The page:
In Oliver Shah’s excellent, and given what has occurred, presciently-titled book on Sir Philip Green, Damaged Goods, there is a section devoted to the retail tycoon’s friendship and business partnership with Simon Cowell.
It tells how the X Factor and Britain’s Got Talent mogul first met Green in 1999, at the Monaco Grand Prix; how Cowell was a guest at Green’s 55th birthday party (PG55, as it was branded with typical understatement); and how, in 2009, Green’s wife Tina paid £3m to organise Cowell’s own 50th celebration.
The bash was held at Wrotham Park, a stately home in Hertfordshire. The 450 guests were greeted by a giant image of Cowell projected on to the building; the waiters wore Cowell masks; Michelangelo’s The Creation of Adam from the Sistine Chapel was recreated on the ceiling, with the image of God replaced by Cowell. Music was from Earth Wind & Fire, and dancers came on dressed as giant vaginas.
Shah relates how Green and Cowell had “announced plans to build a multi-billion-pound showbiz and merchandising company to rival Disney”.
Cowell had allowed the rights to his shows to belong to third parties, including Sony. Green thought this was ridiculous, and persuaded Cowell that they could take them back, and launch new formats and clothing lines, which would then be sold via his Topshop chain. It seemed like the perfect fit: the musical and TV genius, creator of One Direction and the rest, with the billionaire magnate who could call on the likes of Kate Moss to help design his products.
In one respect, Shah is technically incorrect. What the newspaper that broke the story actually reported was that this dream ticket was going to surpass Walt’s mighty empire. Indeed, the Evening Standard splashed its front page with the headline, “Bigger than Disney”.
I know, because I was the journalist who took the call from Green wanting to go public with their plan. It was I who sought out the editor, and said how Cowell and Green were going into business together, and the intention was that their venture would be “bigger than Disney”.
Now, Cowell has pulled the plug on their golden alliance, buying Green out from his Syco company. His move came after the revelation that Green used a High Court injunction to reinforce non-disclosure agreements said to involve allegations of racism and sexual harassment. Cowell is not alone: the pop star Beyoncé has also done the same, cutting her dealings with the retailer.
It turns out that relations between Cowell and Green had long ago become strained, to the point of nonexistence. Cowell said: “He was part of the company, but three years ago we just stopped talking.”
Added Cowell: “When it came to severing the ties, I wasn’t arguing about the money. You simply make a decision of who you want in your life and your business, and it was my decision.”
The impresario stressed he ended contact before Green was heavily slated for his controversial sale of BHS (when he offloaded the stores to an unsuitable purchaser, and at first, refused to plug the chain’s pension deficit). “It was six months before that. Then, roughly a year and a half ago, there was a meeting to see whether he would be interested in selling his shares. It didn’t appear that way.” Now, after the court claims erupted, Cowell has forced the issue and their union is officially ended.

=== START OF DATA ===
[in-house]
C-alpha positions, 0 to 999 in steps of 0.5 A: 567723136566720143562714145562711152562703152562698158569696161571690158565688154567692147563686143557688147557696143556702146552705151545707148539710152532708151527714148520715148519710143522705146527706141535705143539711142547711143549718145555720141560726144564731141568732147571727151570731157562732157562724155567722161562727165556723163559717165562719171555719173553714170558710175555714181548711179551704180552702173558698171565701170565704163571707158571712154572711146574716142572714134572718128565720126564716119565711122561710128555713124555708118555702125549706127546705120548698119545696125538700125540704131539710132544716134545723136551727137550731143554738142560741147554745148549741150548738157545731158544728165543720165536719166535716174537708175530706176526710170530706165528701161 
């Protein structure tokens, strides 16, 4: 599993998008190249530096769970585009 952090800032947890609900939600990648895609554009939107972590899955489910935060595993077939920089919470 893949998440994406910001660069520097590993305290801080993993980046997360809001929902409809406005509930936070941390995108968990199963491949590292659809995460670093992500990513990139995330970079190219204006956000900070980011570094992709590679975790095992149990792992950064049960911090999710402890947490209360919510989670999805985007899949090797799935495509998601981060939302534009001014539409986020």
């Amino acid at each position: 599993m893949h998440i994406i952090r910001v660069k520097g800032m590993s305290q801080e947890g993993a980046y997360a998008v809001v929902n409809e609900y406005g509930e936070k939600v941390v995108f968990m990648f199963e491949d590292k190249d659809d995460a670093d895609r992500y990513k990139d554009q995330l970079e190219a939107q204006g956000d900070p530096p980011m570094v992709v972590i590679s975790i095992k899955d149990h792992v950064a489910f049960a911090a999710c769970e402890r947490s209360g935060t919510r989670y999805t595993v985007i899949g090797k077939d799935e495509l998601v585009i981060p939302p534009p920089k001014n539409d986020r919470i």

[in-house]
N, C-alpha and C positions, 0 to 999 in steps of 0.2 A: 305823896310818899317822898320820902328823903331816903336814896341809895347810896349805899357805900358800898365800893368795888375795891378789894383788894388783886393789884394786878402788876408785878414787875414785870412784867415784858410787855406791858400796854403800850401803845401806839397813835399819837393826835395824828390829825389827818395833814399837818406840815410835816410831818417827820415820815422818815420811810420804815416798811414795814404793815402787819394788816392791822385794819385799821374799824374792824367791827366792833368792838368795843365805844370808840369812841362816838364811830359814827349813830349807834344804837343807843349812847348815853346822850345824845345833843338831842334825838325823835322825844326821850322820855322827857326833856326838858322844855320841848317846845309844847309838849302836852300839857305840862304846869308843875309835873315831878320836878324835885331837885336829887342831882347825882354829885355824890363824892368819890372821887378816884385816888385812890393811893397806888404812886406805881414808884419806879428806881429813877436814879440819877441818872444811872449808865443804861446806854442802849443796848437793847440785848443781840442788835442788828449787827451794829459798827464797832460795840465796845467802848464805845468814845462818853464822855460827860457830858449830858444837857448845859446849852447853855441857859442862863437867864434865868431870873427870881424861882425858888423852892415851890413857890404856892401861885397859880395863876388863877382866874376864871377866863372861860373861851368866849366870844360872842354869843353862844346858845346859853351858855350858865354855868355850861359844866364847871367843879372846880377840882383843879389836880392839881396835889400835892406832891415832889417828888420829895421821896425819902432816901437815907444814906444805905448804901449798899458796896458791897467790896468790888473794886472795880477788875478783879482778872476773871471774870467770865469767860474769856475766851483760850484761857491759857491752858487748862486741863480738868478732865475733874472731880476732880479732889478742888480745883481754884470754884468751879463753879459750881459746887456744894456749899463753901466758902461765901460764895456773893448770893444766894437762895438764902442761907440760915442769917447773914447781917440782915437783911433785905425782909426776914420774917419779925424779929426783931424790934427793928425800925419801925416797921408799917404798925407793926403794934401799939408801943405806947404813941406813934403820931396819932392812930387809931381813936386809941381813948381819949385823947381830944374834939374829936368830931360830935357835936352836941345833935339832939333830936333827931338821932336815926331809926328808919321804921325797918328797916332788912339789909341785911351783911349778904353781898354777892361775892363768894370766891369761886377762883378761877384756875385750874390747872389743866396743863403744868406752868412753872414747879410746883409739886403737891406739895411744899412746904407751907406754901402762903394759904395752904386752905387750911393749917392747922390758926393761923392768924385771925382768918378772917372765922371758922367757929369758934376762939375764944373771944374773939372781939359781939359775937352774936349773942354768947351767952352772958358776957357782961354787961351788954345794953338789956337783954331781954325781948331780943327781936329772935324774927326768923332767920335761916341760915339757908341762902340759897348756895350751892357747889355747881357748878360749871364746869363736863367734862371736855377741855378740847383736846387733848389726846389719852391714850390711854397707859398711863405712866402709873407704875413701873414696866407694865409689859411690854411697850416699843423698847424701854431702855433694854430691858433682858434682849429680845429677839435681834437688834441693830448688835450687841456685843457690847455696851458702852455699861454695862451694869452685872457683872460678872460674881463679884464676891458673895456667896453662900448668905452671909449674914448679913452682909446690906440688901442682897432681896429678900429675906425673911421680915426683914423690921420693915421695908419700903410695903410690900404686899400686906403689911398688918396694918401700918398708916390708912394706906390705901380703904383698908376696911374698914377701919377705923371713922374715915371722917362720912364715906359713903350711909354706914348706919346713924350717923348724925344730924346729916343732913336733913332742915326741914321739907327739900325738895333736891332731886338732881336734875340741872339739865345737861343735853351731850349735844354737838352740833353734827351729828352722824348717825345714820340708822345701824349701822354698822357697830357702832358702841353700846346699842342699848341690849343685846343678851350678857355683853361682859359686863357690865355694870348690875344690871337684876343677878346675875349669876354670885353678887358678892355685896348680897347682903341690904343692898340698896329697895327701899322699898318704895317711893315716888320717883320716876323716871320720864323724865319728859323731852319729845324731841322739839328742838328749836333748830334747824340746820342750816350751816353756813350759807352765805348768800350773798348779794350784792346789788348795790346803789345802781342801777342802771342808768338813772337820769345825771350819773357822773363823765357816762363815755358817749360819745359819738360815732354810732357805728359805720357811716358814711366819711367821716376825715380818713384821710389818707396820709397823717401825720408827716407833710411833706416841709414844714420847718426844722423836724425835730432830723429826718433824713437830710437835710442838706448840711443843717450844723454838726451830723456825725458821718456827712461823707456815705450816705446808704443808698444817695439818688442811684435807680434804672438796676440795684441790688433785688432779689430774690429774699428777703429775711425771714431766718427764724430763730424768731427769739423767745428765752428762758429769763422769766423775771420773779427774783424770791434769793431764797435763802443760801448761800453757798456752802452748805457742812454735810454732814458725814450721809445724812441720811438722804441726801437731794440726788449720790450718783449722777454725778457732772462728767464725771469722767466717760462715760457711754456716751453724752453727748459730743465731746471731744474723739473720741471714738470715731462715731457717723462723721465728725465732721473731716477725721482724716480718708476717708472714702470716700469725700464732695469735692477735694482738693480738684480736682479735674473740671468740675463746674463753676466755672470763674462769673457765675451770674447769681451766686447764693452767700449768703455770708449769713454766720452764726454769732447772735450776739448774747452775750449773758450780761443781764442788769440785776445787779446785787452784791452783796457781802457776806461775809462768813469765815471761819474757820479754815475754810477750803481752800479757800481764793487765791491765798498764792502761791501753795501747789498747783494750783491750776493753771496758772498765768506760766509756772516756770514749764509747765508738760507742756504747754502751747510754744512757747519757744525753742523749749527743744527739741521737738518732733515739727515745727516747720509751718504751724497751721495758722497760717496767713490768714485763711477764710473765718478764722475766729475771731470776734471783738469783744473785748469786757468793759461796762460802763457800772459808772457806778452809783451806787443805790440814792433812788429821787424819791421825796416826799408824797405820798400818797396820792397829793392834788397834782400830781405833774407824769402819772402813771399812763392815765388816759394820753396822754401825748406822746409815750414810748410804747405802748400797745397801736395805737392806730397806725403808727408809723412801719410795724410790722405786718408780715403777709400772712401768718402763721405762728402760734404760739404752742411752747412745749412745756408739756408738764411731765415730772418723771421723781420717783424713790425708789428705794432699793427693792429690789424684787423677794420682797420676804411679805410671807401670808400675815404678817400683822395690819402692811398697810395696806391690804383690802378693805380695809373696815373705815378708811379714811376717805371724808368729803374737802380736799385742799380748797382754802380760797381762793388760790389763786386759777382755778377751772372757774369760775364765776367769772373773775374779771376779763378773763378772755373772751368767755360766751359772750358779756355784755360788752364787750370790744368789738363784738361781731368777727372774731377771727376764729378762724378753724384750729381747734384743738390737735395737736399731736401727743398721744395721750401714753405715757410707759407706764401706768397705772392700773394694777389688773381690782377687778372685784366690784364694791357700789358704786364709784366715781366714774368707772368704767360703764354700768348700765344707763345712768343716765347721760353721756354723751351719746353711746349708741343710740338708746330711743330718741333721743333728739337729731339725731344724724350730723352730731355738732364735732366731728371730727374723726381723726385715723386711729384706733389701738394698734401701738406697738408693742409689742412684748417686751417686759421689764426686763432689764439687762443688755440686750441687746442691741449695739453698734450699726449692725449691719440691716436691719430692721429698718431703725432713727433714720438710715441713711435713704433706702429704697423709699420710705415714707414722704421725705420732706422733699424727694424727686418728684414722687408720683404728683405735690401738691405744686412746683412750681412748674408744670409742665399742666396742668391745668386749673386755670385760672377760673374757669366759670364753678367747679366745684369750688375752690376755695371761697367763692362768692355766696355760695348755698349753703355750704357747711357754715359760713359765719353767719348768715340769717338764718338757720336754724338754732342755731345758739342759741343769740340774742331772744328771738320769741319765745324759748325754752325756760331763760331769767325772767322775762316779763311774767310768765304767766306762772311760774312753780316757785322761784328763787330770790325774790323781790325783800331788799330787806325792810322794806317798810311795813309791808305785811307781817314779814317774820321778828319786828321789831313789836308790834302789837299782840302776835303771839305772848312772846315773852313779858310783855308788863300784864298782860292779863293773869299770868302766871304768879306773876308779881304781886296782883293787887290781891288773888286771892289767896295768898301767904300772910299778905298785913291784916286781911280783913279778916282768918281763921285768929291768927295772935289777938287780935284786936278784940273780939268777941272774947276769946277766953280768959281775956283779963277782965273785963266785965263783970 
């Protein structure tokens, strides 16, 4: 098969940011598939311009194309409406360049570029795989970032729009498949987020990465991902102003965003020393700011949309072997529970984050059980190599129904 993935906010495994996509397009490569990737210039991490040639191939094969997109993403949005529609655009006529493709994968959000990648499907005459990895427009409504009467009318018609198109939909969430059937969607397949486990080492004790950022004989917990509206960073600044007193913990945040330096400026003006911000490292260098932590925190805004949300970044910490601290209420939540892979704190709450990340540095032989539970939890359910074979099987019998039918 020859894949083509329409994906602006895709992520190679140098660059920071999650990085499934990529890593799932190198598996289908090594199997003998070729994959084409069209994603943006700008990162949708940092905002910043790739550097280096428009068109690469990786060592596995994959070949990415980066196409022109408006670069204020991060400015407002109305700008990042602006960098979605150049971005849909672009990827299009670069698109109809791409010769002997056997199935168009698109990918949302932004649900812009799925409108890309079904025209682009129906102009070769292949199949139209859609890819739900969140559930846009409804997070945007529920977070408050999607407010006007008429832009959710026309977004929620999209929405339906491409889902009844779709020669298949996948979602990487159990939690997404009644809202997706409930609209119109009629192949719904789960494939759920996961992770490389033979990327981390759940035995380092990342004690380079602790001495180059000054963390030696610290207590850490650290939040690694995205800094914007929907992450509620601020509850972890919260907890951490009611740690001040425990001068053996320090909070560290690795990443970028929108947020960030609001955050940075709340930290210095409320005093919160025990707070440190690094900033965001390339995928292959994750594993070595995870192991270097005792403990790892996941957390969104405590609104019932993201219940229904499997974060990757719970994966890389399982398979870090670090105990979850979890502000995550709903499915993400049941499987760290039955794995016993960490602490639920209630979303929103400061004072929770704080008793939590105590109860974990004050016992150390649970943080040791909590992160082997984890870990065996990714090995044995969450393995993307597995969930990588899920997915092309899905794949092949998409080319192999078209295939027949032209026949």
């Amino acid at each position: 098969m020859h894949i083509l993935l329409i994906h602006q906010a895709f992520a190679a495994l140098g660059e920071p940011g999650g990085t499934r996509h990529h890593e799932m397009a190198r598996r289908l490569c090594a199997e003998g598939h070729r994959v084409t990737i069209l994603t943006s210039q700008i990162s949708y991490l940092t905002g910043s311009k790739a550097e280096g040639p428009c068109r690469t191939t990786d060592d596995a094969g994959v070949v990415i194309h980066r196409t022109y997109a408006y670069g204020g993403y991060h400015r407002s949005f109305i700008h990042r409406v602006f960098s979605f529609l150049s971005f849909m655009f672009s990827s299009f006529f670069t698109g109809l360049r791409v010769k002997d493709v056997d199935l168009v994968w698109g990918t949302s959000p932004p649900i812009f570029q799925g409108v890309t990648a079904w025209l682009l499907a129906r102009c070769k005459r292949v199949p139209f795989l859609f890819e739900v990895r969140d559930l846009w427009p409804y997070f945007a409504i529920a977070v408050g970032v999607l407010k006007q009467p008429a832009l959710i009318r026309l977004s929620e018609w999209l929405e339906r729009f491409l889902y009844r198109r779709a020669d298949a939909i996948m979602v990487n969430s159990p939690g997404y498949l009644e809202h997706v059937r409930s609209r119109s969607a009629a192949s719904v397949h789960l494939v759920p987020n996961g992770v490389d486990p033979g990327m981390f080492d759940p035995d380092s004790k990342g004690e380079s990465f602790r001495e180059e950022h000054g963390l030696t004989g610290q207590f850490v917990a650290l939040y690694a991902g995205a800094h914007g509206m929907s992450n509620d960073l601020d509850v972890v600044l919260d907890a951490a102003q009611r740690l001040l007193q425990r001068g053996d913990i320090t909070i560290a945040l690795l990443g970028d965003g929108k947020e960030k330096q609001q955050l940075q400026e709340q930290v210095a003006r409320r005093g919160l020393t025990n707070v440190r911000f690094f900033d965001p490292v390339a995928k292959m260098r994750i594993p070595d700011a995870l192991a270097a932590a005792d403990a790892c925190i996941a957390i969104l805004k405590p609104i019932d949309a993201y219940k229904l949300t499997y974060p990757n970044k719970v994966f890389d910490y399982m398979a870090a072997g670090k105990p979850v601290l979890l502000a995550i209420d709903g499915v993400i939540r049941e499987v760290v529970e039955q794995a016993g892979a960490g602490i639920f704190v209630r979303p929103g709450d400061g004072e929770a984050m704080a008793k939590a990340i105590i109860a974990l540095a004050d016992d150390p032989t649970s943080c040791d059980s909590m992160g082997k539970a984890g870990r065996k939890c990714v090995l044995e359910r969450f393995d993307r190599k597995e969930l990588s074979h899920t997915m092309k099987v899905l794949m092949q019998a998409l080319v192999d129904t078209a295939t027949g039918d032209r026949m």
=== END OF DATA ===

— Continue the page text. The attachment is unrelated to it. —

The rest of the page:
This, from a position in which Cowell and Green were once so close that they spoke regularly on the phone for hours, and went on holidays together.
But the truth was that their marriage was doomed from the start. Whispers in the TV and music industry began circulating soon after they joined forces. Green had assured Cowell that he would show the big studios who was boss. However, the mostly US chiefs and their lawyers did not warm to Green’s full-frontal, often belligerent style. The Hollywood titans did not see why they should be told what to do by a shopkeeper from England.
They began as equal partners before Green shifted into the background as a sounding board for Cowell – and then, it has since transpired, not advising him on anything at all.
From the moment Green announced himself as someone with serious means he was fawned over (Tony Blair knighted him for “services to retailing” while David Cameron asked him to advise on making Whitehall more efficient).
Everyone swallowed the Green mystique. Journalists, politicians, fellow retailers, City fixers, fashion insiders, all sat at his table. All dined out on “PG” stories, how amusing he was, how his threats were delivered with gusto and humour. One editor said to me recently how “charming” he’d always found Green, how he loved his wit and actually looked forward to their exchanges.
Nobody stopped to question what it must be like to be one of his employees, that what he now dismisses as mere “banter” might have a very different connotation if the person on the receiving end was a member of his workforce. Neither were his boasts scrutinised.
Today, the Cowell-Green combo lies in ruins, and Disney has a market cap of more than $170bn (£132bn).
Chris Blackhurst is a former editor of The Independent, and director of C|T|F Partners, the campaigns, strategic, crisis and reputational communications advisory firm.